Forrer: "The movie looks like a casestudy of the collision between idealism and reality." 4 stars out of 5 in one of the most important newspapers.
As a chocolate lover, I'll admit I've never asked this in an interview, but may begin to include the question in all my work. What is your own relationship with chocolate? How do you feel about it?
Forrer: Chocolate and tomatoes, I couldn't live without them. Guess I'm a umami-type. I must confess that I'm sometimes tempted when I see the bakery filled with cute shaped chocolate bunnies around Easter, for instance. But once I asked the baker if their chocolate was 'Fair Trade', the girl said she didn't know what it meant; she said she didn't speak English -- there is no Dutch word for fair trade so it's the same. So I think we still have a long way to go.
Apart from the footage from Keuringsdienst van Waarde, the TV show featured in the film which goes back to 2002, how long did you spend working on your film?
Forrer: About half a year. It took two months to plow through all the old footage, since I wanted to re-edit and I didn't want to copy-paste things from the old broadcast show. I've filmed another extra 15 days in Portland, Ivory Coast, Belgium and the studio interviews.
How much footage did you have to work through, to come to the finished product?
Forrer: There was about 300 hours of rough material on the whole.
Has working on this topic for many years changed the way you shop? And is that relationship different when it comes to food, or it is the same with clothing too?
Forrer: It does affect the way I shop, I feel less comfortable buying things too cheap. On the other hand I believe in high quality and buy less, rather than cheap and a lot. A lot of people get greedy when they think things are cheap, they buy more than they can wear, and spent a lot on silly groceries like chips and cola.
I can get grumpy for instance, when I buy two things and the girl at the counter says, "if you buy three, you will get the fourth for free." But I don't need three or four, I just would like to pay what something is worth. And if it means I pay 30 euros for a chicken instead of 5 euros, it makes more sense, because the life of a chicken can't be that worthless. I sometimes feel bad about it too, because I can afford it and some people can't.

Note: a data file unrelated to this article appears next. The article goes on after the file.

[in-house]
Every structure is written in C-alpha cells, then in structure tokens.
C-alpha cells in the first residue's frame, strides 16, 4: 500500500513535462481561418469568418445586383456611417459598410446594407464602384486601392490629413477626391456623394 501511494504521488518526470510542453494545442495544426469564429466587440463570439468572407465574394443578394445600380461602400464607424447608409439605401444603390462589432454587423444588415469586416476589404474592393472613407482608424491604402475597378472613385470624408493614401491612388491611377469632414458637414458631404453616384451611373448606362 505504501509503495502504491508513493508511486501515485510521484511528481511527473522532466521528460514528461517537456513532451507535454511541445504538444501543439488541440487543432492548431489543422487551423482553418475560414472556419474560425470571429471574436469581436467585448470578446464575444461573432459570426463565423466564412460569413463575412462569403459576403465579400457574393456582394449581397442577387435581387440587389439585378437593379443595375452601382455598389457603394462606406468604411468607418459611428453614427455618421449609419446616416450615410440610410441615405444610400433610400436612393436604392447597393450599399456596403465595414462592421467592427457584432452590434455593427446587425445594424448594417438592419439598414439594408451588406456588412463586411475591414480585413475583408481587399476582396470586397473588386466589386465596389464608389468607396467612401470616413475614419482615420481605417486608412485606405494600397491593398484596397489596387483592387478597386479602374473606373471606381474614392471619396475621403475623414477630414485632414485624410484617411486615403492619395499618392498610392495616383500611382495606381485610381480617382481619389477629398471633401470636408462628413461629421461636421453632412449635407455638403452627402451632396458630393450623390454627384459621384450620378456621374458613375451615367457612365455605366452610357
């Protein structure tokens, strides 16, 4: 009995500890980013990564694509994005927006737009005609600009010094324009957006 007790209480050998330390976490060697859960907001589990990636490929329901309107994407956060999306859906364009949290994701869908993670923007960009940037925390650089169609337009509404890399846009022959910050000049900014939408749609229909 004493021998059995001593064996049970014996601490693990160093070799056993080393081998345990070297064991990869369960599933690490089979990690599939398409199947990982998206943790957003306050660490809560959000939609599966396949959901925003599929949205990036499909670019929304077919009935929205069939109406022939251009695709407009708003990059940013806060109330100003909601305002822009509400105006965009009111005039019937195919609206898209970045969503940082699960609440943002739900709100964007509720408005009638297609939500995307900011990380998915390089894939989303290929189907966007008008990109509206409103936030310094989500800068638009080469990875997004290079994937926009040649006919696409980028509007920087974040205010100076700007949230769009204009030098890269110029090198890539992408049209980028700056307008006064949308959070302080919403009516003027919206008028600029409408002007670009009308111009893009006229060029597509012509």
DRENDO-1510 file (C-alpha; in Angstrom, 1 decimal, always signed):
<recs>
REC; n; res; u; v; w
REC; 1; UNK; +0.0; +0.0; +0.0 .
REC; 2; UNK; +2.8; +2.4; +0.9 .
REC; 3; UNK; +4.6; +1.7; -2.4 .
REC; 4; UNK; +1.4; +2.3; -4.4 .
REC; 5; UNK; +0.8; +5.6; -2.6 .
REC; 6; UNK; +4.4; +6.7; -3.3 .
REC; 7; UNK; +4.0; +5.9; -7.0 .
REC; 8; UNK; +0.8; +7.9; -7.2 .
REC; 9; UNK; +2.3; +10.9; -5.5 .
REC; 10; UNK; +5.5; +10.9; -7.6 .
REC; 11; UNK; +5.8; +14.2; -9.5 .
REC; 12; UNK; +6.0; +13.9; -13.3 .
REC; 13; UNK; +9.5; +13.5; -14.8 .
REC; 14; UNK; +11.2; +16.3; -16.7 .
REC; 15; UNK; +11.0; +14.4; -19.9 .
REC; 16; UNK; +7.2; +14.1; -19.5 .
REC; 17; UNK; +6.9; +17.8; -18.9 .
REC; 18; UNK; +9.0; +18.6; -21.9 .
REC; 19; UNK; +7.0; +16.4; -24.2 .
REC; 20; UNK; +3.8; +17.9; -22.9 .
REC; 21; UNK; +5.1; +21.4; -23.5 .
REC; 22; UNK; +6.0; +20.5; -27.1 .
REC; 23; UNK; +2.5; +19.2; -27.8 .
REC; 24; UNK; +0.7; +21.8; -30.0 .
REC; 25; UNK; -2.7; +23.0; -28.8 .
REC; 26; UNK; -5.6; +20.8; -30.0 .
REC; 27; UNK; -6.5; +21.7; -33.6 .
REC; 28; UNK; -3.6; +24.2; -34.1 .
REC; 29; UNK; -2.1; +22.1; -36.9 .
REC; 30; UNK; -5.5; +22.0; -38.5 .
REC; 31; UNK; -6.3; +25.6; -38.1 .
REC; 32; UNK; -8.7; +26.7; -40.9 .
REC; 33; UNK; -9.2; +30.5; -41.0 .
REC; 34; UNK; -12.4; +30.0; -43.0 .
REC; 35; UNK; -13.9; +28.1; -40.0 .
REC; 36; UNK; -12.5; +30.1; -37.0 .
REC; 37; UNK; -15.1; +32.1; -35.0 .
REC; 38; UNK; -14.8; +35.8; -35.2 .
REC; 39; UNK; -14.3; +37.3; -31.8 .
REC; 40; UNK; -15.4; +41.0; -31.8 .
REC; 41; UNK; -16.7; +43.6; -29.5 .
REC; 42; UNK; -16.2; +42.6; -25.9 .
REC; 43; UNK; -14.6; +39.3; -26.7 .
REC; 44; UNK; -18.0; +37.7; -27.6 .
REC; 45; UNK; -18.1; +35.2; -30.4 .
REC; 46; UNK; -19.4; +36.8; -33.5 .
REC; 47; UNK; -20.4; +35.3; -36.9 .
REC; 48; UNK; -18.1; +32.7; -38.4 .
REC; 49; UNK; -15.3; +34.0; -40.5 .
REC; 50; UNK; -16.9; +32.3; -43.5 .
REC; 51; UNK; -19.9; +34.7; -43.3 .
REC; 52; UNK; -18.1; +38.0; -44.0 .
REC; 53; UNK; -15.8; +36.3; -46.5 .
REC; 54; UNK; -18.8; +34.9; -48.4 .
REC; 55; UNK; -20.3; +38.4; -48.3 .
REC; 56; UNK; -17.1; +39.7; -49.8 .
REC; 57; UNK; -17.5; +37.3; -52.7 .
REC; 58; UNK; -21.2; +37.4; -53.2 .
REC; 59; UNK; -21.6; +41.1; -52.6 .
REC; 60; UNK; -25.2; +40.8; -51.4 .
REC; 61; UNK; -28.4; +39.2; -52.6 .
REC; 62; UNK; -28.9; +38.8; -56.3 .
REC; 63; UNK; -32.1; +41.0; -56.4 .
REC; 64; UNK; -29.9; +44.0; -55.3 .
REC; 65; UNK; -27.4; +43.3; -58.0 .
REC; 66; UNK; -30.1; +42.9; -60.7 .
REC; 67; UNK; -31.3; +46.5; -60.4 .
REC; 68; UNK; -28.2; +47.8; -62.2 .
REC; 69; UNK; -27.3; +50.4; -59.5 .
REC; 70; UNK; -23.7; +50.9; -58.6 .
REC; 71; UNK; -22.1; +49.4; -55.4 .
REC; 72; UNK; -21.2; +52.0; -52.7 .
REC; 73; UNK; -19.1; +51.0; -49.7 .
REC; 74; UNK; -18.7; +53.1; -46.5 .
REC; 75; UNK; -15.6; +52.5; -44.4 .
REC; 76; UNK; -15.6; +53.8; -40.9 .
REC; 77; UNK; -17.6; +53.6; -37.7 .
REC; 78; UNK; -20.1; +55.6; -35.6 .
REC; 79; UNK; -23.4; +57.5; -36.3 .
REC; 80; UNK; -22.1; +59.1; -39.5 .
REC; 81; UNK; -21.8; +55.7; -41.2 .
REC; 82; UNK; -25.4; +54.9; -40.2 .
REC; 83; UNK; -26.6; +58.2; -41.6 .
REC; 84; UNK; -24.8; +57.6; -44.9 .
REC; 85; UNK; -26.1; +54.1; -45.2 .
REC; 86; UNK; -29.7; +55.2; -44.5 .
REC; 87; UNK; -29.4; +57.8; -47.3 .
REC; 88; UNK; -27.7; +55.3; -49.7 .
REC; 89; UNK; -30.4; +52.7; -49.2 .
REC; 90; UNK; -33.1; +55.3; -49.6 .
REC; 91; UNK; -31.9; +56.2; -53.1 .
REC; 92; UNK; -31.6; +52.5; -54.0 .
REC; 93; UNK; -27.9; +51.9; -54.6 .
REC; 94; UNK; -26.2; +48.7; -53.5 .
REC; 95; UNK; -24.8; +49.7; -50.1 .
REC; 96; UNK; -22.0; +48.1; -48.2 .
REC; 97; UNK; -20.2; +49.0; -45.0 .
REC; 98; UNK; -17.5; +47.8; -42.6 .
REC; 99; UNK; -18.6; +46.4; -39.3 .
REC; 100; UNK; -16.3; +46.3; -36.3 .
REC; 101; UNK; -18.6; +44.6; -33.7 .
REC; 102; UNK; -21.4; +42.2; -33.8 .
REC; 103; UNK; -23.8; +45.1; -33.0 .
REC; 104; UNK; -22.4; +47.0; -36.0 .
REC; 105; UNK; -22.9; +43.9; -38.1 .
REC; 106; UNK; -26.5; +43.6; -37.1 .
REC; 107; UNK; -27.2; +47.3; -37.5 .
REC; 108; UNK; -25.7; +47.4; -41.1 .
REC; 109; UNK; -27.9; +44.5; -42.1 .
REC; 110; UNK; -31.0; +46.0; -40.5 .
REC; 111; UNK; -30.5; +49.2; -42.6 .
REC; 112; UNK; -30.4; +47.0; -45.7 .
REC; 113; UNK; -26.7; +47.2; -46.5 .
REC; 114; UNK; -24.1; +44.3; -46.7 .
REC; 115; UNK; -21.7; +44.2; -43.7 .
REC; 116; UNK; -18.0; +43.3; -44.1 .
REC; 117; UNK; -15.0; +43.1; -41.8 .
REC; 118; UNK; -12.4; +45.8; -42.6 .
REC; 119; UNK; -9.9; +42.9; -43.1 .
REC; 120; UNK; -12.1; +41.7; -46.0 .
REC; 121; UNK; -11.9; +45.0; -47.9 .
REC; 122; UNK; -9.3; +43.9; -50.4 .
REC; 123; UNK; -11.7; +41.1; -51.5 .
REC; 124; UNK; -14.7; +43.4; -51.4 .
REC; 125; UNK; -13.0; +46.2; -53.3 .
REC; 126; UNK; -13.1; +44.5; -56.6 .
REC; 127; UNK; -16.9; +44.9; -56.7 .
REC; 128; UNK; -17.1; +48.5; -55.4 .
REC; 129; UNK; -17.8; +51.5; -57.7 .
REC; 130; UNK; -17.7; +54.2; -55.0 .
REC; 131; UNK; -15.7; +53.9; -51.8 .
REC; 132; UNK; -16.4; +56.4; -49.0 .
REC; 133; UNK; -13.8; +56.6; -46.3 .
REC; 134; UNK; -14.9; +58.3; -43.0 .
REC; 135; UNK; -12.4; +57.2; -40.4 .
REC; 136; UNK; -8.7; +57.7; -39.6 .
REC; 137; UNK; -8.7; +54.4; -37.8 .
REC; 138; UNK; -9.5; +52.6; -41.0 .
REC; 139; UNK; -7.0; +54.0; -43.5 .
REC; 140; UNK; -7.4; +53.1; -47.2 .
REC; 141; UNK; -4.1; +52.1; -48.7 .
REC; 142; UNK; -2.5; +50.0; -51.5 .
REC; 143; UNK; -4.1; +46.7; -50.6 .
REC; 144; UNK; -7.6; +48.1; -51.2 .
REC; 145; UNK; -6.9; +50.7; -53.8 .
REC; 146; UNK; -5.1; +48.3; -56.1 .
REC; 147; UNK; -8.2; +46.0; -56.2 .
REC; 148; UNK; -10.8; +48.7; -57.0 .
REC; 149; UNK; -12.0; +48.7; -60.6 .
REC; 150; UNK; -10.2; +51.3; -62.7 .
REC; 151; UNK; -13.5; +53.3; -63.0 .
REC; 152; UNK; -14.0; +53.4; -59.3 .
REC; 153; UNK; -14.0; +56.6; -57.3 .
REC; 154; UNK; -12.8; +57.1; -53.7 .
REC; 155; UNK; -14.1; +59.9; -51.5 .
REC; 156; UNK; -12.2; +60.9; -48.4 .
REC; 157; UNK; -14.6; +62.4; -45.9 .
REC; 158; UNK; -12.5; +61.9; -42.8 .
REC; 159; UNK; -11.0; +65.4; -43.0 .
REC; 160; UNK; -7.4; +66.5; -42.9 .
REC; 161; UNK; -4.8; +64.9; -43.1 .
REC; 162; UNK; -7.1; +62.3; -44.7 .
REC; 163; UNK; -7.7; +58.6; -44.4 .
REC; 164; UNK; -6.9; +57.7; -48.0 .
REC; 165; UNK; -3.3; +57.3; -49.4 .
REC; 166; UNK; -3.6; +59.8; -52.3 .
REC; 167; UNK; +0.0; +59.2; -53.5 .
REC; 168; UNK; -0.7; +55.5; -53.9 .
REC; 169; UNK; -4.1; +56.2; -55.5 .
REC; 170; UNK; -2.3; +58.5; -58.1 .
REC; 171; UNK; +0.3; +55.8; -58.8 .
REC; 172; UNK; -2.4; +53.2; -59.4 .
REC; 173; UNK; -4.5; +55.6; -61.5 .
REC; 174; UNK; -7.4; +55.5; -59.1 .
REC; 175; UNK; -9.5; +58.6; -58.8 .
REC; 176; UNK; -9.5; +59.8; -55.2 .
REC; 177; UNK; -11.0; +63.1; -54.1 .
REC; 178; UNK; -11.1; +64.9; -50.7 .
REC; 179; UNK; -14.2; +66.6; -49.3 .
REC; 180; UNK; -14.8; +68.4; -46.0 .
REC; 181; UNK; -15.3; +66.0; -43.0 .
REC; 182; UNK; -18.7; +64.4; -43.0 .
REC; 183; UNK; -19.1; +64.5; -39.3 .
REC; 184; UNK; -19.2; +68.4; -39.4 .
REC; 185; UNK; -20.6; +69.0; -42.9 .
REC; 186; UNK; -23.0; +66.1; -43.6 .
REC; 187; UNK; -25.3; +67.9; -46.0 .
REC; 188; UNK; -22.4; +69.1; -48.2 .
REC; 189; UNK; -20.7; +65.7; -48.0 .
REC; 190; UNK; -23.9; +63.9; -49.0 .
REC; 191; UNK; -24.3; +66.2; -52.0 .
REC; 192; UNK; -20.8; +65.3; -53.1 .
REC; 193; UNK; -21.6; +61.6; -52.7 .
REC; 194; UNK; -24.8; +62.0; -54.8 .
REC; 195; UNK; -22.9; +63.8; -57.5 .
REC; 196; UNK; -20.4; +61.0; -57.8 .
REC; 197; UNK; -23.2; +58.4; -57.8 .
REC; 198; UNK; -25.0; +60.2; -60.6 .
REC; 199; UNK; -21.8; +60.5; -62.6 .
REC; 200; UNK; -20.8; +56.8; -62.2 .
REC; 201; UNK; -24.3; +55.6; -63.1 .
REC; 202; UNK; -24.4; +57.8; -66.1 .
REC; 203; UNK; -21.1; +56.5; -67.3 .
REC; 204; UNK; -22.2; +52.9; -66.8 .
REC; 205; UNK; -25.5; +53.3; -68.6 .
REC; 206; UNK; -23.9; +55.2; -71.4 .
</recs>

Do you think cinema, or television can change the world?
Forrer: I'd like to hope so. With this movie I wanted to inspire people. Just by telling stories like these I think it raises awareness and gets people to participate. Whether it's by starting your own enterprise or just eating or buying the right products, one can contribute to a better system already.
Journalism as a whole is an important medium and maybe films and television provide the easiest ways for people to take in [information].
Do you consider yourself an activist?
Benthe Forrer: Absolutely not. I don't think things are black or white. To be an activist you have to be convinced of your cause. I tend to see too many nuances. It is also a matter of character maybe, I'm not against activism, it's just not my style. I like to be able to move people but I would not force things upon them.
And what has happened since the end of the film, with the company, but also with the cocoa bean producers and the witnesses?
Forrer: The company is still growing and expanding to other countries such as the US (starting in Portland), Belgium, Germany and Sweden. Next year the plan is to start selling in the UK.
The cocoa bean producers will have to keep up with these developments and Tony's staff in Africa will be extended so they can coach the existing farmers and contract more farmers to join in.
I am not sure what happened to the witnesses. We tried to track them down for the movie but most of them are living so far off the grid that we couldn't find them. Last thing I know is that we gave one of them money to start his own bicycle business in Burkina Faso, a couple of years ago.
Finally, if you had to describe yourself in three words to someone who doesn't know you, what would you say?
Forrer: My friends would probably say that I was too shy to give that answer myself, but they would see me as a person that is always full of ideas and new projects. I'm lousy at speaking in front of an audience, so I use film or branding if you like, to speak for me.
All images courtesy of Fortissimo Films, used with permission.